with in life.
last part of a eulogy that my sister and I read together in church during her funeral:
she died, mother was at peace – it was as if she had arrived at a place in her
inner landscape where she could relax, enjoy herself … and say “I love
honour parents by seeing them in a pastel fairytale light. We honour them
by seeing them as they are, as clearly as we can. And there was
nothing pastel about mother.
thought that my real mother was held prisoner in a tower, guarded by a soldier.
have seen her as a warrior with post-traumatic stress syndrome. I know nothing
about her specific enemies, but I find it easy to understand her when I compare
her to Vietnam veterans who kept fighting in isolated wildernesses long after
the war was over.
had to fight for survival, not only for herself, but for her children and for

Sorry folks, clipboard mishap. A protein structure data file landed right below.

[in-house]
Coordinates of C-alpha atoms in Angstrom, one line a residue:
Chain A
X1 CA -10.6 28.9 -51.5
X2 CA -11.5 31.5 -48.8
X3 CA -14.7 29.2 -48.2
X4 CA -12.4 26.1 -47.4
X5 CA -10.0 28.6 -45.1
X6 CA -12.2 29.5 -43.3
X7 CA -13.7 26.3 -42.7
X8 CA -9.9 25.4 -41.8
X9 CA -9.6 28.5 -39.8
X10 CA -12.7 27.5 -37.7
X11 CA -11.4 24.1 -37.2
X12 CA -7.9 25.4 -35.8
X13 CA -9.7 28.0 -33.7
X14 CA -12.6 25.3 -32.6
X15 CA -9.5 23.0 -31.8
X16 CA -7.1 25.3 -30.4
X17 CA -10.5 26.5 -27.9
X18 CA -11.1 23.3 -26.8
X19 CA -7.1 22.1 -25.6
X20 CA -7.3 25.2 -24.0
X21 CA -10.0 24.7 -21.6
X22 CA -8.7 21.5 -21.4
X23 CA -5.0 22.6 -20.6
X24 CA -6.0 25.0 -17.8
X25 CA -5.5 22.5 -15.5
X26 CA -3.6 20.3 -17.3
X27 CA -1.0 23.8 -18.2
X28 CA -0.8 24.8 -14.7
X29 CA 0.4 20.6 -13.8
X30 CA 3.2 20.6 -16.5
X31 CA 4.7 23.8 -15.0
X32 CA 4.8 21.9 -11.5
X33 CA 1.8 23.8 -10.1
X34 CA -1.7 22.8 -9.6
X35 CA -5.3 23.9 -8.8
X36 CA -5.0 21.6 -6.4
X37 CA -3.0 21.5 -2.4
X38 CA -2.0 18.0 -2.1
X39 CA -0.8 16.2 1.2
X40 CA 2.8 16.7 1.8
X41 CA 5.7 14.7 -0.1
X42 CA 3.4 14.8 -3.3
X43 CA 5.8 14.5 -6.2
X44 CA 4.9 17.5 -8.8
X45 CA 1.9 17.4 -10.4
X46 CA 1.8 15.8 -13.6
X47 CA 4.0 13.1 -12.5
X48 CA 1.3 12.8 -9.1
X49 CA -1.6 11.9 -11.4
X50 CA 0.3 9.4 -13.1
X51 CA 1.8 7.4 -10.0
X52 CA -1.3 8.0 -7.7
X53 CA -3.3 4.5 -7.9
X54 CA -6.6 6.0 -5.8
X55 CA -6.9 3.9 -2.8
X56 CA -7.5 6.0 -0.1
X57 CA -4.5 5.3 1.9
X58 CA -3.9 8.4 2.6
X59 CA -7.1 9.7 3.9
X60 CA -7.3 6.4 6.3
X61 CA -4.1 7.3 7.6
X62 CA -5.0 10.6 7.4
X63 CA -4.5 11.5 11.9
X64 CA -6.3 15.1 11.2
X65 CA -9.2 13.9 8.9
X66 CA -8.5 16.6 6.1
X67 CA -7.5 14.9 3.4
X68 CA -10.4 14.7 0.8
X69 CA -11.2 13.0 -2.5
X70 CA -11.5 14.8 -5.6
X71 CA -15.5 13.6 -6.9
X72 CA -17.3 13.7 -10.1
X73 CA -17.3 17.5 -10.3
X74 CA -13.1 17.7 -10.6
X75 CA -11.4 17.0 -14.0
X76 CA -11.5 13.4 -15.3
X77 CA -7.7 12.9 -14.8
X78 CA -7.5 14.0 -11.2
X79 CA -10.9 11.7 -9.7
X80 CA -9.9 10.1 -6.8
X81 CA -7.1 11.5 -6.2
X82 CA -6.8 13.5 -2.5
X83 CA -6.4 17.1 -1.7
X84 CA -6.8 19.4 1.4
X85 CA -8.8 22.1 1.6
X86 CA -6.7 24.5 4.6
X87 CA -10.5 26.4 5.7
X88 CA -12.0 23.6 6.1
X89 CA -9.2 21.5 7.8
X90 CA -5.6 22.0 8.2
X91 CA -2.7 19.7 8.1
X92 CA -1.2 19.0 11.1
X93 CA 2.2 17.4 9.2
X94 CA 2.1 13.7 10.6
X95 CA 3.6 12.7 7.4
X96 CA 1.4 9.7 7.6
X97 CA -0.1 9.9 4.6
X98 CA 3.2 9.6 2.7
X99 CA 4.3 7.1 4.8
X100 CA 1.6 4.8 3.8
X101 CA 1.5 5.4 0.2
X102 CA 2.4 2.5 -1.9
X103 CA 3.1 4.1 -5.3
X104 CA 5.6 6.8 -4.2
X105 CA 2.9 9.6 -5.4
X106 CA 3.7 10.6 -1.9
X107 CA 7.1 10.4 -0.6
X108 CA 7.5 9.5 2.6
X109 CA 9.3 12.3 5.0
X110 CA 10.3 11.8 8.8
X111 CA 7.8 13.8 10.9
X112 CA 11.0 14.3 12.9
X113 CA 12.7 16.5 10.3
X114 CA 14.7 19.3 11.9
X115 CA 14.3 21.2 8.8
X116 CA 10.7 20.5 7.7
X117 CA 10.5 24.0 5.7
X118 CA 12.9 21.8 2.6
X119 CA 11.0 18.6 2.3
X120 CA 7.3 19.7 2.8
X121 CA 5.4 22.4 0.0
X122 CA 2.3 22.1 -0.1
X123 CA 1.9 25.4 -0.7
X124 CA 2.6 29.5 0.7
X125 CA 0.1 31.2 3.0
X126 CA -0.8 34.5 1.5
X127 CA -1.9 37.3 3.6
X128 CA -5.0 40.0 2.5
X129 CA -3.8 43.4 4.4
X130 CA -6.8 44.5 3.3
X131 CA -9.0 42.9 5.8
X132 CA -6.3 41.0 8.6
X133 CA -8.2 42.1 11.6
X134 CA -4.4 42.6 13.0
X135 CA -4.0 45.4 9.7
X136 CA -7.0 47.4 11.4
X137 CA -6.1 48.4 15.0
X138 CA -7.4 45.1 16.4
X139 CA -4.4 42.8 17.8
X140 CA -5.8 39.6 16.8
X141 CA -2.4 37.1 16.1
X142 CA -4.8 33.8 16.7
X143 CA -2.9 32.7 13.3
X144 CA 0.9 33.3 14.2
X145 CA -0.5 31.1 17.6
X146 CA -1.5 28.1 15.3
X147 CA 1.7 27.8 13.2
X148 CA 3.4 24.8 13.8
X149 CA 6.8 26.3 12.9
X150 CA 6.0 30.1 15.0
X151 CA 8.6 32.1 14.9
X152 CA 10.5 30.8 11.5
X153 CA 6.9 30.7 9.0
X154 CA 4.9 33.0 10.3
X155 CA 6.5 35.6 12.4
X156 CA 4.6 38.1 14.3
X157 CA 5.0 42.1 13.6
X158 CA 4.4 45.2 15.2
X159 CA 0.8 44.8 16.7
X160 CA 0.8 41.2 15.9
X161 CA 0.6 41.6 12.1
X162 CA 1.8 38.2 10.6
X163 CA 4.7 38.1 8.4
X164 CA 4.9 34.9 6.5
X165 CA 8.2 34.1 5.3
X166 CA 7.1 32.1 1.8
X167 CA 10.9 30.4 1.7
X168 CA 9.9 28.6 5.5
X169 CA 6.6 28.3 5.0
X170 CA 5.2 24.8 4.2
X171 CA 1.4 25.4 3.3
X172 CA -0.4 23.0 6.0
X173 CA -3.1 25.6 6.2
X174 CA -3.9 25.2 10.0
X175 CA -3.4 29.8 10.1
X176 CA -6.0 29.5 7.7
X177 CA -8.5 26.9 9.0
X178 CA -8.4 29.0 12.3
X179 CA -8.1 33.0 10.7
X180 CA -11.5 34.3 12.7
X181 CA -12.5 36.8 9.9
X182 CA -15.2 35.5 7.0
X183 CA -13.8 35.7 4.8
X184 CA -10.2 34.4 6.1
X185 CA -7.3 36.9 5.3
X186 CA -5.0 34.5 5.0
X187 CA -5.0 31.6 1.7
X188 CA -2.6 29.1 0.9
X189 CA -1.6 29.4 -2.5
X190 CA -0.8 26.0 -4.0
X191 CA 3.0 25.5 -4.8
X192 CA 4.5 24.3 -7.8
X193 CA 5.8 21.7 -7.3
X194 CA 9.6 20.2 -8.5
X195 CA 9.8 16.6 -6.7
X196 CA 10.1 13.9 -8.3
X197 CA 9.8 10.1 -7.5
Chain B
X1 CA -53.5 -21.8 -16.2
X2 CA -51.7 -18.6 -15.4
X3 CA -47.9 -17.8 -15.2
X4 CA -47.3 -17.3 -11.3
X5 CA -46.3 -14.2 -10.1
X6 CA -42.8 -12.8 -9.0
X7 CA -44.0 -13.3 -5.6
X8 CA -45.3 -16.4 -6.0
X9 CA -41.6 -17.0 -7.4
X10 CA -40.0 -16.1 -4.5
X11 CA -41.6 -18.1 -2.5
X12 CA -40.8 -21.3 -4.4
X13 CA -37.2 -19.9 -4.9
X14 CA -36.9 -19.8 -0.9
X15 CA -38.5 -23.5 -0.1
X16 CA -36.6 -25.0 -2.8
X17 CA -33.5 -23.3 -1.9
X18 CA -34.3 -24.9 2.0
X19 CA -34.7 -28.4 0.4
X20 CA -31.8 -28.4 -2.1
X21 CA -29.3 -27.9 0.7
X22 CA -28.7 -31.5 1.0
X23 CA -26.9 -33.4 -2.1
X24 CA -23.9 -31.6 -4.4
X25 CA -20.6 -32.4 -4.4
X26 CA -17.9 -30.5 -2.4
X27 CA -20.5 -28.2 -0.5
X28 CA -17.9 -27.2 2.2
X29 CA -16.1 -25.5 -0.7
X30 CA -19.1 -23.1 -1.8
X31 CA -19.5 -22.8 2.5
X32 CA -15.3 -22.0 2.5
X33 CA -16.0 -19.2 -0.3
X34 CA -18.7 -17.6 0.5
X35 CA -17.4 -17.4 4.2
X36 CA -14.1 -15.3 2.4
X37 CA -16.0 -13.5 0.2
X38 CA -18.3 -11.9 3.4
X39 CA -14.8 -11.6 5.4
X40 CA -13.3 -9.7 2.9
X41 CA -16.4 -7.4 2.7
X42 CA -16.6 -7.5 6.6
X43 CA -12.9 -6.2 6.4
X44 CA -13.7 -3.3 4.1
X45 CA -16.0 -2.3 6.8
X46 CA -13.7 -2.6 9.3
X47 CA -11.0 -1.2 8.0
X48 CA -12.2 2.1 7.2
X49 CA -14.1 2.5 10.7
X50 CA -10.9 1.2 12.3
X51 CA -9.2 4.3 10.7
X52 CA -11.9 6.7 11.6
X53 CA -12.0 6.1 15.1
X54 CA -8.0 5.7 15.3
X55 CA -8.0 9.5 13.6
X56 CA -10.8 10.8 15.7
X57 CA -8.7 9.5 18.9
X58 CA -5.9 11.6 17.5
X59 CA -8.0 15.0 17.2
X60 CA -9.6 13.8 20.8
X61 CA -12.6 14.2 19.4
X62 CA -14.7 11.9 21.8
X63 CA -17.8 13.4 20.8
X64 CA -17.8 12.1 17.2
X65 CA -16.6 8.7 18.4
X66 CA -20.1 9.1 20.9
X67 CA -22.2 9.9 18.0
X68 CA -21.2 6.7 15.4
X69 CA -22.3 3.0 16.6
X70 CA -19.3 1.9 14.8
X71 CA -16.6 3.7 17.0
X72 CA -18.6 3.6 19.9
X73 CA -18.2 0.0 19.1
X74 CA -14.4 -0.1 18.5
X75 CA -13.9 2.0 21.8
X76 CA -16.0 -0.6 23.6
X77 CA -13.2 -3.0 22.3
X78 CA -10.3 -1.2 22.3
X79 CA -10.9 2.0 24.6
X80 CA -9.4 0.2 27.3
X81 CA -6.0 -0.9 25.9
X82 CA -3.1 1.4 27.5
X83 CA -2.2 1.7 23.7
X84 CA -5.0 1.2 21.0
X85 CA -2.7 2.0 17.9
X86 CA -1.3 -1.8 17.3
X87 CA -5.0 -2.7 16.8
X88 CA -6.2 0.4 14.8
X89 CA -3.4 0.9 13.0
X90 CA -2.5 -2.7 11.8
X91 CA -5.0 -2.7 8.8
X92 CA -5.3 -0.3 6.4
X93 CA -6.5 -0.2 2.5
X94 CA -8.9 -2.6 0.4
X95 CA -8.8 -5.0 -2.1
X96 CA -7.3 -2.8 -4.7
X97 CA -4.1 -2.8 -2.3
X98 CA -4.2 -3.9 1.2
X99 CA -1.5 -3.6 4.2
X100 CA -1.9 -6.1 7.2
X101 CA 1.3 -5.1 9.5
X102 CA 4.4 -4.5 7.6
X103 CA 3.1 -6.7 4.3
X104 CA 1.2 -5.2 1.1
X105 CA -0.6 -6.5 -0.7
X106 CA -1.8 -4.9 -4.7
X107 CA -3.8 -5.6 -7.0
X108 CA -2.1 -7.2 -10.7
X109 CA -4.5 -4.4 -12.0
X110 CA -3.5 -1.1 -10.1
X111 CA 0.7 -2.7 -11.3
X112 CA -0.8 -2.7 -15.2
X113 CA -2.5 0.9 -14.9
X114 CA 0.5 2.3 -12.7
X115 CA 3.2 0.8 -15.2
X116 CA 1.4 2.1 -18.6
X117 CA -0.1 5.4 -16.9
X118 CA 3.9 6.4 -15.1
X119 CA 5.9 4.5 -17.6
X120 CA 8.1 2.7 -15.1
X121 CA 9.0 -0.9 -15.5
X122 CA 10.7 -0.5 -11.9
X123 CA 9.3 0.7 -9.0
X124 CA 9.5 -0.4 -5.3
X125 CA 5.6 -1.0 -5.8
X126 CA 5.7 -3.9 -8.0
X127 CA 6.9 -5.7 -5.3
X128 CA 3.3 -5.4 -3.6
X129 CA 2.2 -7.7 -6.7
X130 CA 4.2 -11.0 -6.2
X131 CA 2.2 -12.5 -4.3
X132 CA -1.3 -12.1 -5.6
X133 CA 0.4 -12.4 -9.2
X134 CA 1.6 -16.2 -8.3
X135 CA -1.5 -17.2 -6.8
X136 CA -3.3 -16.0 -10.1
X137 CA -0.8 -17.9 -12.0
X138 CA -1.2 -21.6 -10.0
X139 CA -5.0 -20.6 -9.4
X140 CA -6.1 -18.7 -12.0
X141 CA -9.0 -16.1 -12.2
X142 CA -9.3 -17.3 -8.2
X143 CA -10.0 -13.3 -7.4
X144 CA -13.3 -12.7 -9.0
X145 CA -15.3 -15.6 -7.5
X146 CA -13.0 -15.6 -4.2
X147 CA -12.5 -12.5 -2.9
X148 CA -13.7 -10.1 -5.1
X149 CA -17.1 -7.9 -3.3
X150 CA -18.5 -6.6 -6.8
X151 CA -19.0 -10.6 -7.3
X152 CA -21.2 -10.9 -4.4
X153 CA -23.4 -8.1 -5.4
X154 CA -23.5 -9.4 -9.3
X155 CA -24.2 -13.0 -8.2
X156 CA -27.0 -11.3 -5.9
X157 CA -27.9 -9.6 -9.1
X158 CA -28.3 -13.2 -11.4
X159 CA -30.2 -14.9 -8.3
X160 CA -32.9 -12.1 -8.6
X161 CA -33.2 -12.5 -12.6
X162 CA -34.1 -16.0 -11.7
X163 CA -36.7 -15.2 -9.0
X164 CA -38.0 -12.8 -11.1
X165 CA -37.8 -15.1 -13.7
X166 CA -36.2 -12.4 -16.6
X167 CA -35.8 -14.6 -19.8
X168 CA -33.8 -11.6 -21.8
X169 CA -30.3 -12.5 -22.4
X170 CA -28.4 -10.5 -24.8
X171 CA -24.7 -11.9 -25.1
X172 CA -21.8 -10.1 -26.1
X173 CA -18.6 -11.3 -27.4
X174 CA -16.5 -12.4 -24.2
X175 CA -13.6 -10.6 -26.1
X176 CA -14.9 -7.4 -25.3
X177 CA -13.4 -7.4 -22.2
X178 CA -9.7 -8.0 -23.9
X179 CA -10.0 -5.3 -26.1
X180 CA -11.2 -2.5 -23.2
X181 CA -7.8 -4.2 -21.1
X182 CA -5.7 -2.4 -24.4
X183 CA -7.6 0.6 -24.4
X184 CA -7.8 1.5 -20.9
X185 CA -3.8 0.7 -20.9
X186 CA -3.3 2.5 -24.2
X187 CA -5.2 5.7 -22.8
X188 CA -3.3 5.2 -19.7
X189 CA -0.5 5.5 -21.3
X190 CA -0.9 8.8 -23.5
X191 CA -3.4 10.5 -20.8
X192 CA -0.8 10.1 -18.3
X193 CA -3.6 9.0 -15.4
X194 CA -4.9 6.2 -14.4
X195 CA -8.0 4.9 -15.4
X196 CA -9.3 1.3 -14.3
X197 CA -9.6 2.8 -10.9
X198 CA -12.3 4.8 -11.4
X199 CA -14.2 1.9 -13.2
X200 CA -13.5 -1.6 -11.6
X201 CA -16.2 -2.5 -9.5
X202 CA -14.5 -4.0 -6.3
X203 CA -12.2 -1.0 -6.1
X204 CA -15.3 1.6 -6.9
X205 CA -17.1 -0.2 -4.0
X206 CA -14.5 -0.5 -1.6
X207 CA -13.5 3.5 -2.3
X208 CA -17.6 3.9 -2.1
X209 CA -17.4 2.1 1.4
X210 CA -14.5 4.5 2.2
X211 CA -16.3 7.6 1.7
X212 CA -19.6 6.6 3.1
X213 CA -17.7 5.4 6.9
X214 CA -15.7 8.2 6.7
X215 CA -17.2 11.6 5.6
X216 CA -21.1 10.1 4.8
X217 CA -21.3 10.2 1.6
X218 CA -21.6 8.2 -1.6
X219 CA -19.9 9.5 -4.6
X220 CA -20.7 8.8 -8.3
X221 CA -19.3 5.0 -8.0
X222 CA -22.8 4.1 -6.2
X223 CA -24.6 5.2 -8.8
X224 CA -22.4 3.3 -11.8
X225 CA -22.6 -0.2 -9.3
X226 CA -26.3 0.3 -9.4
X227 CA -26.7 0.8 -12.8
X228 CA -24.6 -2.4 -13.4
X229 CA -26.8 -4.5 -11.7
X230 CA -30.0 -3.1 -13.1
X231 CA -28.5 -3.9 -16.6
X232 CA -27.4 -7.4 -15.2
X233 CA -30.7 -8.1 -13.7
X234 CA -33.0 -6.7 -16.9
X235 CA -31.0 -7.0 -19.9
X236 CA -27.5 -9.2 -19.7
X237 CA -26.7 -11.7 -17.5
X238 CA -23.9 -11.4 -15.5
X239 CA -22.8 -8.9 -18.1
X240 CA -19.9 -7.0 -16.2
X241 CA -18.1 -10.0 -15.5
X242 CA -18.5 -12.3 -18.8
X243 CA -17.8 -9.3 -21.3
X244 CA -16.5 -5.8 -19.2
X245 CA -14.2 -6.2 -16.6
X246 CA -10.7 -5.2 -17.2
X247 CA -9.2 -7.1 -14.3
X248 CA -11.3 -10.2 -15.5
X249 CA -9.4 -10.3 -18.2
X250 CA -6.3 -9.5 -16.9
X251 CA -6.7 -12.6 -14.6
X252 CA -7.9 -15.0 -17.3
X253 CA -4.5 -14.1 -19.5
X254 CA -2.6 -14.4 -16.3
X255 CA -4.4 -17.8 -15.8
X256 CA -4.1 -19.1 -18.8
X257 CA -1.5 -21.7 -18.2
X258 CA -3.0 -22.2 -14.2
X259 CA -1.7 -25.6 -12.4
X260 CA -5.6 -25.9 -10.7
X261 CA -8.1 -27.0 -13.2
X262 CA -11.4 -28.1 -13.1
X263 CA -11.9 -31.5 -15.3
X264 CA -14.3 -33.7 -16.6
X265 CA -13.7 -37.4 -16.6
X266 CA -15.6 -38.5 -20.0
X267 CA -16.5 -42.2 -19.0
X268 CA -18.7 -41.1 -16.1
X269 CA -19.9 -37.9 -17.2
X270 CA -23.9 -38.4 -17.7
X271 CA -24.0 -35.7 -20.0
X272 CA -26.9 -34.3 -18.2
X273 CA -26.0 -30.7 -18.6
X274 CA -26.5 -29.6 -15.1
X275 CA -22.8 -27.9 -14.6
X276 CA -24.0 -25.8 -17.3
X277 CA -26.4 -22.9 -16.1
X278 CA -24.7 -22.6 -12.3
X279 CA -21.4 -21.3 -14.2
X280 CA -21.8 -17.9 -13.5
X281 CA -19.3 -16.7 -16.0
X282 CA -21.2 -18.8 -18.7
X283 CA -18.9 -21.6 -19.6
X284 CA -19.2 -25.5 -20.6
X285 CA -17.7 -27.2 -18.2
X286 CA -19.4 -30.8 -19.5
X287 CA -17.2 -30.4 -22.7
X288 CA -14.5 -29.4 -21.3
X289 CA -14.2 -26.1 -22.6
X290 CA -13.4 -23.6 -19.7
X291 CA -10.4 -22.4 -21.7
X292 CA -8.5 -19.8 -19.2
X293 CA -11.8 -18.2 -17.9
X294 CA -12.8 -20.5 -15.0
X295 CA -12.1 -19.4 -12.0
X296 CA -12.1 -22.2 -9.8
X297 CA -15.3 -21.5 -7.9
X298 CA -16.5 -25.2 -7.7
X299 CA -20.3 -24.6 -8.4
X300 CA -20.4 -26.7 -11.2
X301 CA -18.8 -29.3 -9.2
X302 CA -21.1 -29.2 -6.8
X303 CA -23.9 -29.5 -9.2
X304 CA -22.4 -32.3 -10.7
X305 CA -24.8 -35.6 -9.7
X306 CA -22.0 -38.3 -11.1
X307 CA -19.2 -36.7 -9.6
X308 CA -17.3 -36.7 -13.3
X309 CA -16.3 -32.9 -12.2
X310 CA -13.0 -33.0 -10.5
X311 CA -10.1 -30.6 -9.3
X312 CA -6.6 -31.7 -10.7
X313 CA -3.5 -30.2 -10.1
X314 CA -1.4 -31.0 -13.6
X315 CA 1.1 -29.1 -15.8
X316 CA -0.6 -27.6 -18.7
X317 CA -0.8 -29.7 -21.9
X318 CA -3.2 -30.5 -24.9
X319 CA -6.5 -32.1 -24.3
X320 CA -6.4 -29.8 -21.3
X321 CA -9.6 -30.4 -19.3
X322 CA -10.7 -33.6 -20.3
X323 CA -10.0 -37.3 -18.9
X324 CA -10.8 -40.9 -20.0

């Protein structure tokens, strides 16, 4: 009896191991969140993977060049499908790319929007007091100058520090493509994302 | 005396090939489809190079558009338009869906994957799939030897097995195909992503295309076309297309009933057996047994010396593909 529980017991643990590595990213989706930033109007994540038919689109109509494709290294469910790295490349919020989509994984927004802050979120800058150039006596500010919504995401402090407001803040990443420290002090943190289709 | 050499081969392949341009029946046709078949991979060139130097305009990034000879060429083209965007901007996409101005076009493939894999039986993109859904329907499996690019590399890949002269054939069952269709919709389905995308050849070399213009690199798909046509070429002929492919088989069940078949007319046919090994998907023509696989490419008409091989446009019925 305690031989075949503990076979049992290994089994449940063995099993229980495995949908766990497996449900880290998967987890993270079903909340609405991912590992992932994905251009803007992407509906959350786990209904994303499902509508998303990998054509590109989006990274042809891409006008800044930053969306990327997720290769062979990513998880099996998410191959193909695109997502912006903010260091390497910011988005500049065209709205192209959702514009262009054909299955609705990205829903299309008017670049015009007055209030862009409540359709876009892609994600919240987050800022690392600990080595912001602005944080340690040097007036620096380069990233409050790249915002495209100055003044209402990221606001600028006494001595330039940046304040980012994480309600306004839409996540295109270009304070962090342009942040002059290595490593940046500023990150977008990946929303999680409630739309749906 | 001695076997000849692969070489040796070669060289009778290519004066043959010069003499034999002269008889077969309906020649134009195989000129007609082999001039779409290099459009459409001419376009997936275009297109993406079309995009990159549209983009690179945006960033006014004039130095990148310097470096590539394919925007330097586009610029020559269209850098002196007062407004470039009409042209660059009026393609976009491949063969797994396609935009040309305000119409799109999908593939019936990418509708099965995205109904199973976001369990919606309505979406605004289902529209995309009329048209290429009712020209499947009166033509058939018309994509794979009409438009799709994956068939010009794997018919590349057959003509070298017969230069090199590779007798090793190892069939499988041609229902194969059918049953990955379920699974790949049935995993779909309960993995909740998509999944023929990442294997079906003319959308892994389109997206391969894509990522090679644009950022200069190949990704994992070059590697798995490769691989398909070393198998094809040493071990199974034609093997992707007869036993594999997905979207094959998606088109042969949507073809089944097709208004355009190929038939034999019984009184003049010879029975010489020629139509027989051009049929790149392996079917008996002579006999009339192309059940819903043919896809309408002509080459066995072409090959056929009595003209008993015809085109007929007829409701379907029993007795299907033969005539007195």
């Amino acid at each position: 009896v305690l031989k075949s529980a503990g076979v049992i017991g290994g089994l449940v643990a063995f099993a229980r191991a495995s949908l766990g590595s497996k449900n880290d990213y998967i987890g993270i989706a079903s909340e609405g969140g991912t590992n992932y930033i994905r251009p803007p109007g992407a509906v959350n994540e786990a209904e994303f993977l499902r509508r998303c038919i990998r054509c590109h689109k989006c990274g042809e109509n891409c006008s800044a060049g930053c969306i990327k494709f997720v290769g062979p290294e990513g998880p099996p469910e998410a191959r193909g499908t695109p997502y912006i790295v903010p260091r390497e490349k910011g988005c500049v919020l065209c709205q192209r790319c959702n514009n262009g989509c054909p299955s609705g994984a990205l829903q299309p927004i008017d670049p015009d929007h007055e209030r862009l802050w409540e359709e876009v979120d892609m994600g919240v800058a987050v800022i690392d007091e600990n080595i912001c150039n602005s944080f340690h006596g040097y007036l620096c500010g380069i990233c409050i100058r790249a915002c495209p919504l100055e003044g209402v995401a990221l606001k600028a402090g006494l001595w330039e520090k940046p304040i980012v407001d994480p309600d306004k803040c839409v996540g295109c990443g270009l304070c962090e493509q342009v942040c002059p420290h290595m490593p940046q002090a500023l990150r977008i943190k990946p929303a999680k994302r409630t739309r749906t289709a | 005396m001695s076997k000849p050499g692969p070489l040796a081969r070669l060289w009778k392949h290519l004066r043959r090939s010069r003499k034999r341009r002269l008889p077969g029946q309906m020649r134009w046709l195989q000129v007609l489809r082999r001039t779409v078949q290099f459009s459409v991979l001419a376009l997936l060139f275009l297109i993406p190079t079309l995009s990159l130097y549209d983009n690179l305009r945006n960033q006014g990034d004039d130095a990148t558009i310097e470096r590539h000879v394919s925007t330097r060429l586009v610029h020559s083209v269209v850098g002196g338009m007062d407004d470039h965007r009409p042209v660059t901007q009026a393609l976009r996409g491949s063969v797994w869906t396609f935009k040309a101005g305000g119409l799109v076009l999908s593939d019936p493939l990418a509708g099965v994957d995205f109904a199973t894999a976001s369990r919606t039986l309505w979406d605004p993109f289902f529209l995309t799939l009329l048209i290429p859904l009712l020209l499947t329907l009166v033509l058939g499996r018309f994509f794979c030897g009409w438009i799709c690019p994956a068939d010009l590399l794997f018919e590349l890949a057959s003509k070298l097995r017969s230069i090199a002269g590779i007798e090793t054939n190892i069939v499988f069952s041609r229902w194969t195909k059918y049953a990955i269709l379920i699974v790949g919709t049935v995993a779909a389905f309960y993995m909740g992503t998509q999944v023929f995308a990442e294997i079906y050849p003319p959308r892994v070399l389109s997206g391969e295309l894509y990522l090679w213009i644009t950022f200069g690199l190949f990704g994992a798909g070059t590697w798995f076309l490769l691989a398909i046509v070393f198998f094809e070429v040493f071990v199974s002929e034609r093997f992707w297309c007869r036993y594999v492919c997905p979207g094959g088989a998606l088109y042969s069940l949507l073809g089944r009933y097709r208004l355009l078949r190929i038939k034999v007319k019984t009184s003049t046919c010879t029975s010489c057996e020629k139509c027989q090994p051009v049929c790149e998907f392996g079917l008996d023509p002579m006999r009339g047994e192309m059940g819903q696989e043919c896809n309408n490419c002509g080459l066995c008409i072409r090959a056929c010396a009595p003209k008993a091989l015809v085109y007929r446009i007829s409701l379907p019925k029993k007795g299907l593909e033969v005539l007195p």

others. And she fought, and she never gave up. And even if no one, maybe not
even she, knew what the real enemy was, this makes her a hero to me; a warrior.
And her fighting spirit is something I that I wholeheartedly can honour and
her on old 8mm films, the missionary in India giving out food in famine areas
and being greeted with garlands and obeisance – but no one filmed the work she
did in the little clinic at our mission station. People would queue up
patiently outside with open sores and physical damage one never sees in our
part of the world, and she cleaned and bandaged and stitched and helped, cooly and
compassionately – and for this heroic work she also deserves honor and
of our mother has not been easy, but she has given us so much of value, and one of her
greatest gifts was the gift of rebellion: She showed us that it is possible to
question established truths and find our own answers. And if, as we grew up,
she did not want us to question her answers … well, that is not uncommon amongst rebels.
our mother, and we declare peace over her memory.
direct translation of the Norwegian way of saying “rest in peace”.)